DOZENS of cases of Royal Ulster Constabulary brutality and mistreatment of Catholics are recorded in a 100-page document by two Northern Ireland priests published this week.
Fr Dennis Faul, of Dungannon and Fr Raymond Murray, of Armagh, have collected an impressive number of detailed, signed statements involving RUC ill-treatment of Catholics since 1968.
They said no RUC member had been convicted of assaulting a prisoner since 1968, though Mr Merlyn Rees, Secretary of State for Northern Ireland, answering a House of Commons question in February, reported 1,345 complaints alleging assault by the RUC had been received since January, 1970.
"Immunity from effective prosecution illustrates a serious level of corruption in the RUC. Their machinery of complaints has proved to be useless," they said.
The priests' report,. "The RUC: The Black and Blue Book," describes the failure of Sir Arthur Young, the former Chief Constable of the City of London, to reform the RUC when appointed in 1969, Under Sir Arthur, 31 Scotland Yard men were brought into the RUC, as well as fingerprint experts, after it was discovered that fingerprint records in Belfast had been "tampered with," the report said. These records were later found in a disused Ulster Volunteer Force dump in Derry. The RUC Police Federation blocked Sir Arthur's attempts at reform and finally the Scotland Yard men were sent home.
The recommendations made by Lord Hunt in his 1969 report that the RUC should be disarmed and made into a civilian police force, had also been ignored, the report said.
Detailed accounts by Catholics, some as young as 17, of the interrogation techniques used in the RUC Interrogation and Detention Centre at Ballykelly, many of whom were picked up for apparently no good reason, record use of hooding, hairpulling, simulated executions to terrify individuals arrested, prisoners being struck cursed, deprived of sleep and other forms of mistreatment.
Other well-documented incidents record less restrained brutality and several cases of RUC involvement in various killings of Catholics.
Another part of' the priests' report describes the plight of Catholics in Northern Ireland's first planned new town, Newtownabbey, where the Catholic population has dropped by over 6 per cent to 22 per cent since 1969.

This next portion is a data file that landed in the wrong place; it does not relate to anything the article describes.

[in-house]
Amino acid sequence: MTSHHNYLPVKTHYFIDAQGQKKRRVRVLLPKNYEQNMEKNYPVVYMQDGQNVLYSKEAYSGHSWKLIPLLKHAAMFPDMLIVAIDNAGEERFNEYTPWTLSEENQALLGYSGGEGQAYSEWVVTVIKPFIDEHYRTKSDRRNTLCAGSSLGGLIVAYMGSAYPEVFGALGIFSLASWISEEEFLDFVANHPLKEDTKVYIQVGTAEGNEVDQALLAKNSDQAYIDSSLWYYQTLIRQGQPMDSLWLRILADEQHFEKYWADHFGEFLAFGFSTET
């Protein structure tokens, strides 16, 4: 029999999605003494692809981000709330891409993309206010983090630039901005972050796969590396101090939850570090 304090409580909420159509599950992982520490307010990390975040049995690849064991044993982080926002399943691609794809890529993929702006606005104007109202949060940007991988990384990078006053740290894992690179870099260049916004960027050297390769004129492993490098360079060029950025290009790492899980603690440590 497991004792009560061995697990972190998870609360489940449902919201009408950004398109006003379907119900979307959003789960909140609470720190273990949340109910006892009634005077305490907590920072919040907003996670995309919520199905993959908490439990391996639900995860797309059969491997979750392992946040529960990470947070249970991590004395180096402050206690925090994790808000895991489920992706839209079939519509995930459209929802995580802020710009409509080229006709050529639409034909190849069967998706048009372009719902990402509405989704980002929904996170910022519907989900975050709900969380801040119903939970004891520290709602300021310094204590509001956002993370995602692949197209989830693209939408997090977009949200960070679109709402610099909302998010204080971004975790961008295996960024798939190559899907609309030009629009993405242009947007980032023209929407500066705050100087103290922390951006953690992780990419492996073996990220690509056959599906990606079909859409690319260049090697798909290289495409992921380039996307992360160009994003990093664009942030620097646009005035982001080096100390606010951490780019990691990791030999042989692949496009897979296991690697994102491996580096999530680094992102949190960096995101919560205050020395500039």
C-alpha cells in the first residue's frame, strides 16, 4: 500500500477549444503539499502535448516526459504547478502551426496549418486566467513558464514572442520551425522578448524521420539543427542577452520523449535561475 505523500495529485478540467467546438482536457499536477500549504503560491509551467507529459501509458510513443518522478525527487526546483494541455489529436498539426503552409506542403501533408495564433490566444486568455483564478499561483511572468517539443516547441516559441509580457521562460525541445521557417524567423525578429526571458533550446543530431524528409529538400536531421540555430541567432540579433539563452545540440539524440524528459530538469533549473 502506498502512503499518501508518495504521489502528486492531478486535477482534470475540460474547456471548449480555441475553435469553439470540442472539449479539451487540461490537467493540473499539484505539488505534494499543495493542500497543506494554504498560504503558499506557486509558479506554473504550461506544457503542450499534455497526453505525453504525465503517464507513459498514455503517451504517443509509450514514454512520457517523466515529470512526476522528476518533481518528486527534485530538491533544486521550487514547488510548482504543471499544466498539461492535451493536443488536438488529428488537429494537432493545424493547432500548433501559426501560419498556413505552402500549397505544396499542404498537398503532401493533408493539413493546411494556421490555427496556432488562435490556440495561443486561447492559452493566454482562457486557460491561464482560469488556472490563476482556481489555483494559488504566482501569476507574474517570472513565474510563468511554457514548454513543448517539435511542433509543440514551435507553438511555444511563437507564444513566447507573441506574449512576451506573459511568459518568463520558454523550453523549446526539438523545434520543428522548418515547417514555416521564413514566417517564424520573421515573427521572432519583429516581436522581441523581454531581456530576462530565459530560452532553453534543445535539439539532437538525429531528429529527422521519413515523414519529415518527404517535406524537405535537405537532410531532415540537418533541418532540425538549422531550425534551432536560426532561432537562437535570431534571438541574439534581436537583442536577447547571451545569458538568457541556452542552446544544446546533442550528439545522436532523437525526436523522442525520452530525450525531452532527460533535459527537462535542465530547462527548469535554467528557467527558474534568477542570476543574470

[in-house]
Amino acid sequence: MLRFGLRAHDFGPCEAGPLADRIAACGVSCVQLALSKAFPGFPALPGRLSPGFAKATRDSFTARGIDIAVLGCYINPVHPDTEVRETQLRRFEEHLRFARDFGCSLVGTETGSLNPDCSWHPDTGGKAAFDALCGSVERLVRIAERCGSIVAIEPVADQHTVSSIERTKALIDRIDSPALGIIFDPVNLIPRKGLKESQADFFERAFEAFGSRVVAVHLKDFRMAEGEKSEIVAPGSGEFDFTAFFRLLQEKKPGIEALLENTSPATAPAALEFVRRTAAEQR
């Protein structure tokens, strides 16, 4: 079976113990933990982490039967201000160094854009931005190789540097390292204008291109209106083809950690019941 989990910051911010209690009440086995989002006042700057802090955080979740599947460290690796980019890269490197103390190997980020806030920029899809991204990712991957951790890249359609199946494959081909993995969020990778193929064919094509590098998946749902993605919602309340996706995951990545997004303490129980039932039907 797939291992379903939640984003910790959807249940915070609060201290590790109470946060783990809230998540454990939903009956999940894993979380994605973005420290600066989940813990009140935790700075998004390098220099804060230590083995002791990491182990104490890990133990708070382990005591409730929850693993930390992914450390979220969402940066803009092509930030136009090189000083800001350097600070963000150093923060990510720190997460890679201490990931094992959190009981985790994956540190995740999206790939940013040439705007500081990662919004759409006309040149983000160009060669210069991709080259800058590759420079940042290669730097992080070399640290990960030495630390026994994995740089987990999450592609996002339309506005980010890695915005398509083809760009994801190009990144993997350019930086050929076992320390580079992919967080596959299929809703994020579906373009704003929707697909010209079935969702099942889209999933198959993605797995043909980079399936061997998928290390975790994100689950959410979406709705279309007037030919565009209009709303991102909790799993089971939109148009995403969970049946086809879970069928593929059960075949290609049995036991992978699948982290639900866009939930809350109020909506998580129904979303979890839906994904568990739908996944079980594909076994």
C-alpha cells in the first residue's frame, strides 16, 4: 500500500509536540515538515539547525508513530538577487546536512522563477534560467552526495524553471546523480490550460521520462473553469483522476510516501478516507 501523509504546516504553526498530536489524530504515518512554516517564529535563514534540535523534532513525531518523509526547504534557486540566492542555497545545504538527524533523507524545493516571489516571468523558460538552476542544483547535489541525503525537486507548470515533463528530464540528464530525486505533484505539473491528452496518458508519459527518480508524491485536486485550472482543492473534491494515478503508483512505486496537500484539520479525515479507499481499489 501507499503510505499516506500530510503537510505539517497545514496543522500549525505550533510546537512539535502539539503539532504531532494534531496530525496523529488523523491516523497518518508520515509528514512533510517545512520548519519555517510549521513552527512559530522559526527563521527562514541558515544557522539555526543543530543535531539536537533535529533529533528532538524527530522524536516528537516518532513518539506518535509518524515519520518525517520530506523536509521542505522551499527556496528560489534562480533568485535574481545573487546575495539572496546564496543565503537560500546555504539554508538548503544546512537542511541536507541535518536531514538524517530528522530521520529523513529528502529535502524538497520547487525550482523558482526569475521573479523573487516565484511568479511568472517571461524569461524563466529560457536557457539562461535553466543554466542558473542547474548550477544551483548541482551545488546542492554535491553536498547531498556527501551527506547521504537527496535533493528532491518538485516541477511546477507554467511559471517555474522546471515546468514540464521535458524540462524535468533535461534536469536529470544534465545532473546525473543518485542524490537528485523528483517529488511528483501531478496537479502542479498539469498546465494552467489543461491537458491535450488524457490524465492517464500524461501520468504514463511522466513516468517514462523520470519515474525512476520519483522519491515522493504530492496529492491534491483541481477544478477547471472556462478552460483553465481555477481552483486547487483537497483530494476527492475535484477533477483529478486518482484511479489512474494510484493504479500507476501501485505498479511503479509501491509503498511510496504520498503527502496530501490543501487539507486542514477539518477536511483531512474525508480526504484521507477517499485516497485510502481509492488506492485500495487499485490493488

Protestant extremist groups patrol the area openly in paramilitary dress and Catholics have been driven out by intimidation and fear of intimidation.
An unpublished report of the Community Relations Commission on the area reported "intimidation against Catholic families in Ratheoole (a district of Newtownabbey) was almost an everyday occurrence following the disturbances which resulted from the reintroduction of internment in August, 1971". The Commission found definite sympathy existed between the RUC and the intimidating "loyalist" orgarnsations.
The report concludes: "The RUC is an anti-Catholic paramilitary force, in spite of having a Catholic at present as Chief
Constable." Only 4 per cent of the force was Catholic — one out of every 300 constables under the age of 30. The Catholic population had given up making complaints which had no effect.
In June three judges from the European Commission of Human Rights al Strasbourg visited Northern Ireland to investigate complaints of brutality made by the Government of the Irish Republic against the RUC and the British Army.
A spokesman at the Irish Embassy in London this week said the -presentation of evidenee at Strasbourg was completed hut a report had not yet been released.
Complaints of the distress caused by internment without trial and the treatment or internees has not ceased since it was introduced four yearsago. Up to 2,000 people have been jailed, though only 212 now remain in detention — all Catholics.
Mr, Rees said last week that he hoped the situation in Northern Ireland would have progressed sufficiently for all those interned to be released by Christmas. But he warnedlhat "he would not hesitate" to revert to internment if it were necessary.
Fr Null and Fr Murray have also this week published a report on internment entitled The Shame of Rees. In the case of internment, as with alleged mistreatment by the RUC, they have found it impossible to have complaints heard.
They say; "Priests and social workers have ceased to write to the Northern Ireland Office or to any official there. even at the top, about the cases of interned men who were ill or disturbed by nerves or who had family probleins."
Last 'April, the Catholic bishops of the ecclesiastical province of Armagh, said: "The continuation of internment without trial, now once again entirely one-sided in its operation, is another source of genuine grievance. It is difficult to defend its continuation, especially when a particular paramilitary organisation, which has been officially declared to be legal, openly boasts of named murders which it has committed:"
Later in April a joint interChurch report on internment pointed out the machinery of internment was riot a dminstered "with sufficient competence and humanity" and called for internment to be ended,